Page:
I’m switching gears, as it were, and devote this column to an accident I suffered right after New Year’s Day. Although most of us have been involved in accidents, if only minor ones, we are reluctant to use the word “accident.”
The collision lasted mere seconds. I was driving home after doing some errands in town. I live up north. The night had fallen and the weather was rapidly deteriorating. The snow started falling heavily and affecting the visibility, but not to the point of not being able to see.
Steady As She Goes
Minding my own business, I was secure in the knowledge that my trusted F-150 7700 would take me home. Before leaving town, I took the time to clean my front and rear lights and engaged the front-wheel differential.
The 4X4 was holding steady. All was going well. I was climbing uphill on a straight stretch of road inside a small town where the speed limit was 30mph. Doing just under that because of the road conditions, I noticed, without paying too much attention, a car, pulling a snowmobile on a trailer, coming downhill. He had his signal on and was waiting for me to pass in order to cut across my lane to reach a place of business on my side of the road.
As our paths were about to cross, my truck was hit head on by a van that was following the car. Anyone who has been in or near a car accident knows the distinctive sound the crash makes when two vehicles collide.
I never even had time to react.
Instinctively, I knew my truck would not be salvageable because of the force of the impact. Everything in the cab flew toward the front. I had my groceries on the passenger seat and the eggs resting on top ended up on the windshield, on the floor, and even inside the open storage compartment of the door.
WTF was my first thought!
Wondering why that guy had been in such a rush to cut across, I figured he was going to the same place as the first guy. He wasn’t. I stumbled out of the truck, suffering pain at the back of my neck; the effect of the whiplash. My left shin also hurt. My airbags never deployed for some reason, perhaps because my truck was 16 years old? But I was wearing my seatbelt and it saved me from a world of hurt.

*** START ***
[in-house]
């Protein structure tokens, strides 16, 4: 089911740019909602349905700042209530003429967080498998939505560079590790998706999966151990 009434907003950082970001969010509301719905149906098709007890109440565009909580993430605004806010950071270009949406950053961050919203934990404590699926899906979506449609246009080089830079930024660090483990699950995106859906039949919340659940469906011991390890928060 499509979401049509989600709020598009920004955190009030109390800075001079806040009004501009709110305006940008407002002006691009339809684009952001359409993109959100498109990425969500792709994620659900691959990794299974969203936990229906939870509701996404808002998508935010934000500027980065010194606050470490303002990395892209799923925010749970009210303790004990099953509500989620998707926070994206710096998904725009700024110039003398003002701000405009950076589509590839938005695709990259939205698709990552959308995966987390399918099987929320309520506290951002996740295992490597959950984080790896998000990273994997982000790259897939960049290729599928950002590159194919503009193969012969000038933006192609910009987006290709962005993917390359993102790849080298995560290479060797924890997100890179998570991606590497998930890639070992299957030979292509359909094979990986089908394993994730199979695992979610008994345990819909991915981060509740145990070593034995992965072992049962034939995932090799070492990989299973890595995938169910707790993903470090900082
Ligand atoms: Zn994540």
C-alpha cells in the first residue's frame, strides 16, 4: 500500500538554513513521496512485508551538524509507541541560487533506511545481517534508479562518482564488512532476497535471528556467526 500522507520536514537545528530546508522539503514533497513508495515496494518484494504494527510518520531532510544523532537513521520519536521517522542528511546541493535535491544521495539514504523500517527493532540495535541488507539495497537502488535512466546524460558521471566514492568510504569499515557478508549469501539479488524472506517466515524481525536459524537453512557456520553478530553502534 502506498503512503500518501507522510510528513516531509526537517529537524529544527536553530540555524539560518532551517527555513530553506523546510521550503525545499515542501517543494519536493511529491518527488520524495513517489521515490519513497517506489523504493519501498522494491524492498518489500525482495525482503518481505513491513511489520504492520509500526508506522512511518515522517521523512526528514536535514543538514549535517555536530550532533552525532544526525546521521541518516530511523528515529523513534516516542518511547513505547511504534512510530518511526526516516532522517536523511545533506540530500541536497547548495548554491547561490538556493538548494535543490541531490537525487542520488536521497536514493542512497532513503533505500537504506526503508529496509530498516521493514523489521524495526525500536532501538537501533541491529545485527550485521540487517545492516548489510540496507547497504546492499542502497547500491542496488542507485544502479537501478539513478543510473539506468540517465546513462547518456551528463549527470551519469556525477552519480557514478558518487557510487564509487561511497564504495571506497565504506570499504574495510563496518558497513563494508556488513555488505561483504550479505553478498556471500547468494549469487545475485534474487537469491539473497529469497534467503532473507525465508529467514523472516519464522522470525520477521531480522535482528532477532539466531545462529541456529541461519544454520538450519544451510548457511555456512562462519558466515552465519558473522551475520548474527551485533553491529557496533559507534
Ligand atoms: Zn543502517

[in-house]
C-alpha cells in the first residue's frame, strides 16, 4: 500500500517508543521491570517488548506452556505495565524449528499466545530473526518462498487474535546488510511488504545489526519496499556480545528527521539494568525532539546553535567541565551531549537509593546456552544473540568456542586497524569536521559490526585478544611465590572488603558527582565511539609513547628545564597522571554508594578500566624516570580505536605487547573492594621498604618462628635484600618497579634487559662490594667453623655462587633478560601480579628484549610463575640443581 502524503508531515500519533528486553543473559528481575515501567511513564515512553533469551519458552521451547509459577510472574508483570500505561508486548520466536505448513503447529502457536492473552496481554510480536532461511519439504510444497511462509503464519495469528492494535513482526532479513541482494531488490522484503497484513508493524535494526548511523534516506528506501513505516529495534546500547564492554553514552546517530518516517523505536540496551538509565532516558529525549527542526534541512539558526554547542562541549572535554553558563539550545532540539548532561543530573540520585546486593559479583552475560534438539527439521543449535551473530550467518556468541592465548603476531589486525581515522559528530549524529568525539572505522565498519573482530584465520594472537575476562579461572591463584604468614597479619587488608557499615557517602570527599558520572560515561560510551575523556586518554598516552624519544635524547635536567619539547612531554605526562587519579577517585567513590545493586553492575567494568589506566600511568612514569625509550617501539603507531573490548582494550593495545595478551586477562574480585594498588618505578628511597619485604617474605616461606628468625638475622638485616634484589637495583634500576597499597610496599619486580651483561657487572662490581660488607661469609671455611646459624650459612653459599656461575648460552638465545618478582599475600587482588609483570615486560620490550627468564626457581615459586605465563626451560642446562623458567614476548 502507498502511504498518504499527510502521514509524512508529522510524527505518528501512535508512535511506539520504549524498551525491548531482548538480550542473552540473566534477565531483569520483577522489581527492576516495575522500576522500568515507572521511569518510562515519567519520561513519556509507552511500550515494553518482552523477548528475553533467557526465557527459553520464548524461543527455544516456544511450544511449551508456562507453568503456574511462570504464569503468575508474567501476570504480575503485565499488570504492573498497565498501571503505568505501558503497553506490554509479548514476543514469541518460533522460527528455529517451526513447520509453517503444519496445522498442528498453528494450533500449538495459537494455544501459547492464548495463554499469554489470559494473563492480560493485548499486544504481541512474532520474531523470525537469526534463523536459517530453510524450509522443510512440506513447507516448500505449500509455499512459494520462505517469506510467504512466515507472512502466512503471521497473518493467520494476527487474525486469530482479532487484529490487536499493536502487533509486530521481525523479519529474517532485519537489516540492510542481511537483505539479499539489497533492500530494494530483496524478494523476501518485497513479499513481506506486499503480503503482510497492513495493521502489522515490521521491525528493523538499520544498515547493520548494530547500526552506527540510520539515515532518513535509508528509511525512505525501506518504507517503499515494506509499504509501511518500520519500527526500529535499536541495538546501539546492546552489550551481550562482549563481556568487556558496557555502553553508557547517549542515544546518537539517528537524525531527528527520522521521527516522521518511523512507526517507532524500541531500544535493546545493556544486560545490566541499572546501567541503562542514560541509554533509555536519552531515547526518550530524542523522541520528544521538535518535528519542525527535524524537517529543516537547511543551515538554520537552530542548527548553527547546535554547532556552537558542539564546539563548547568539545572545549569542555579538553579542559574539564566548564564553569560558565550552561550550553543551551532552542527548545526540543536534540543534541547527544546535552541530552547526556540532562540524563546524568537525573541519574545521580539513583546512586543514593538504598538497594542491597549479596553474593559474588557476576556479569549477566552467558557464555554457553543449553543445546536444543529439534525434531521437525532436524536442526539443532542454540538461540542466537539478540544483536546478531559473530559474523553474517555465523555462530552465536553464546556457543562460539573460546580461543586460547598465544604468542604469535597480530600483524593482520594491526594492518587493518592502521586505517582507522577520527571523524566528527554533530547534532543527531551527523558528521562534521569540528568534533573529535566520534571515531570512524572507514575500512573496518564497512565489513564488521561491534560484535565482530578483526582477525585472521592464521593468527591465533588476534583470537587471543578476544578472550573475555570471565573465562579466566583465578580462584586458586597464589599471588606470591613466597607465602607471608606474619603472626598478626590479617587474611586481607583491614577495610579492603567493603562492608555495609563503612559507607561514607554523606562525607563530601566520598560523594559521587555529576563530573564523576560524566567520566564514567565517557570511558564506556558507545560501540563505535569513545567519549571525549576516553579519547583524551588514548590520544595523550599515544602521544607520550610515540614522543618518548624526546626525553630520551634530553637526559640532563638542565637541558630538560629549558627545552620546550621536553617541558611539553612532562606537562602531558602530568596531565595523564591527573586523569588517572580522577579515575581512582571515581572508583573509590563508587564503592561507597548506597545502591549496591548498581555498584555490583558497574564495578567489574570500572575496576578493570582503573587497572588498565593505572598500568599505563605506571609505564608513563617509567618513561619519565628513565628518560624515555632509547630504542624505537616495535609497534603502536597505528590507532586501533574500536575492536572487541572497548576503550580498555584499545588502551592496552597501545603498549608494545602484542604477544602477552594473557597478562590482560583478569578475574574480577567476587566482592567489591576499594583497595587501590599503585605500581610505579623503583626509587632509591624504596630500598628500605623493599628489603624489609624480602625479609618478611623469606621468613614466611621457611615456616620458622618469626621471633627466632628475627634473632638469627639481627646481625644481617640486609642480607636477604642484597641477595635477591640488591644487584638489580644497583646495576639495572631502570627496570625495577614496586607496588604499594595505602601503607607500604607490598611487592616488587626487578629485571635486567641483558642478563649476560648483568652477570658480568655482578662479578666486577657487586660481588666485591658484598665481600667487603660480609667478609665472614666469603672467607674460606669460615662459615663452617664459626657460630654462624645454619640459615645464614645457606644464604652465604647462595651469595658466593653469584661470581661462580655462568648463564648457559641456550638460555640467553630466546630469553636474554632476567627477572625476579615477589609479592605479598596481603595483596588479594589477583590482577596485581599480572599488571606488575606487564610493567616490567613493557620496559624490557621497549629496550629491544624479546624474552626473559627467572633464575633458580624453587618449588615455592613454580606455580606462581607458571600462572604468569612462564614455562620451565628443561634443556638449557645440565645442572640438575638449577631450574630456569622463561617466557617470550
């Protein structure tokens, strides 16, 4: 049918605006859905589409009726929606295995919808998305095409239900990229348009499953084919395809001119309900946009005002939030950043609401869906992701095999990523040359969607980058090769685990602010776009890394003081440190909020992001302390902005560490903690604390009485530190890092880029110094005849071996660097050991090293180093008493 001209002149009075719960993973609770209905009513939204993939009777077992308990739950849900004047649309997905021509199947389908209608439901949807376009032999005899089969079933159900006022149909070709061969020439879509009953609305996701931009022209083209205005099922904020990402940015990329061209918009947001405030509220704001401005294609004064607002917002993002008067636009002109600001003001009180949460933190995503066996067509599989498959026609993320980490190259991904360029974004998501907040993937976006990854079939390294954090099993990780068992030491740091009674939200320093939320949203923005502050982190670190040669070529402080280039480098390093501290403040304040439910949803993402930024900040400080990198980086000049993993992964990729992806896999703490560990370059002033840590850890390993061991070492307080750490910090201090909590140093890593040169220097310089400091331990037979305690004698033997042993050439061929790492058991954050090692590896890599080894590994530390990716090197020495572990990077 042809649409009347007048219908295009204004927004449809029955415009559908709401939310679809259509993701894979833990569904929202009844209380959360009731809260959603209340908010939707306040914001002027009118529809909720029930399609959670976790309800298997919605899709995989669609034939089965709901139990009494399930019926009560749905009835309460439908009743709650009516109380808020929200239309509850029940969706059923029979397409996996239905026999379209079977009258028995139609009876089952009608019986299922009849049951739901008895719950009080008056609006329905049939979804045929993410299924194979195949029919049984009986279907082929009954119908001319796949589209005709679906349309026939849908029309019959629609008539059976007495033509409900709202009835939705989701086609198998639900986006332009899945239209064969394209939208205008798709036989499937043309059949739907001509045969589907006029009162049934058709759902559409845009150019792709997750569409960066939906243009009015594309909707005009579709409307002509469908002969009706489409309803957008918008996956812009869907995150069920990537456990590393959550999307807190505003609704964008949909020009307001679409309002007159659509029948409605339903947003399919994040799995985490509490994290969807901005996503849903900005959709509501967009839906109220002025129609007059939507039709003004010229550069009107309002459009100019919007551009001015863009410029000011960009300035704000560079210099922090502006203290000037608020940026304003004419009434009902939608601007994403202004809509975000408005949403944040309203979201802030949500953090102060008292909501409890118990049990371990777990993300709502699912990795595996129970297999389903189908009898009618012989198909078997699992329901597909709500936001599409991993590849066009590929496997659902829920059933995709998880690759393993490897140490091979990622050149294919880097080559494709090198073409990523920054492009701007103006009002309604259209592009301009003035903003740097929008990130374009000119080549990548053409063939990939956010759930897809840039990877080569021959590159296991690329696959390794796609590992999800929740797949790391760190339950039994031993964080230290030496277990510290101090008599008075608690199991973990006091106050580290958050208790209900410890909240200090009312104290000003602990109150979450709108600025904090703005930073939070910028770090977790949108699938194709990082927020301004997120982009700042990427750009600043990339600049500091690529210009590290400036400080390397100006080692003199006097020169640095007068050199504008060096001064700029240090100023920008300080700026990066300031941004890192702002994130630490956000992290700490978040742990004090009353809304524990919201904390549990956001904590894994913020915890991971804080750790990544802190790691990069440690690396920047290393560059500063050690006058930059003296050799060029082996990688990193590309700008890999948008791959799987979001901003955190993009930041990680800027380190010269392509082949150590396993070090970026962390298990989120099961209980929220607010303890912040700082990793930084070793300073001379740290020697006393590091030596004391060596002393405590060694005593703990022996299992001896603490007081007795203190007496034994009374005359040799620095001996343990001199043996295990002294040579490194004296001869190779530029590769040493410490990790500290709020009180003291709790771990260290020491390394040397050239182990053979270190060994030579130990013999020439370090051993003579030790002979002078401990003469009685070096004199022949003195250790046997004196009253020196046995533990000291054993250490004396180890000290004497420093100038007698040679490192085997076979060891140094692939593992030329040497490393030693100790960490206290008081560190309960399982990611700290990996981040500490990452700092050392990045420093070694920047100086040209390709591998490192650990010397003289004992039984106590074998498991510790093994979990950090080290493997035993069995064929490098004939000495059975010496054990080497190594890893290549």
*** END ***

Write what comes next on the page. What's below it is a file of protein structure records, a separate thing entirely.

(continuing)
That and the 5.4L Triton engine that served as buffer. Buckle up, boys and girls, or get an old Ford with a 5.4!
The occupants of the other vehicle, the driver and his passenger, two young guys, walked out with no apparent injury. They were a bit banged up, but not seriously. The airbags had done their job. I asked the driver what he was doing and he replied that he was going too fast and lost control of his van as he tried to stop before hitting the car and trailer in front of him.
It was a totally preventable accident and anger started swelling up. I wanted to punch the offending driver, but it would have made matters worse. So, I moved away from him and went to look at the damages my truck had suffered. The man driving the small car drove across to his intended destination and called the police. Meanwhile, the passenger in the van was moaning and complaining to his friend, “I told you to slow down, you were going too fast.”
Tow Trucks & Ambulance Drivers
All three of us moved around like zombies walking off the pain and waiting for the cops to arrive. The ambulance showed up first. They checked the other guys and then it was my turn. I was on the phone calling my automobile club to book a tow truck, not knowing the police would call one and the insurance company would pay for it. All the while, the ambulance driver is trying to talk to me and assess my condition.
He has seen the front of my truck and it ain’t pretty.
Annoyed at first, I tell him that I’m okay and I don’t want to go to the hospital. Then I soften my stance and understand that he is only trying to do his job. He says that I may be in shock and the adrenaline is keeping me going.
The police arrive and interview the driver of the van and his passenger.
The driver of the small car with the trailer had remained on the scene and he is a witness. It is now his turn to talk to the police. He saw that the guy behind him was going too fast and tried to pull to his right, hoping the van would pass between us. Of course, with the snow bank on one side and me coming from the other direction, there was not enough room on the road for three cars.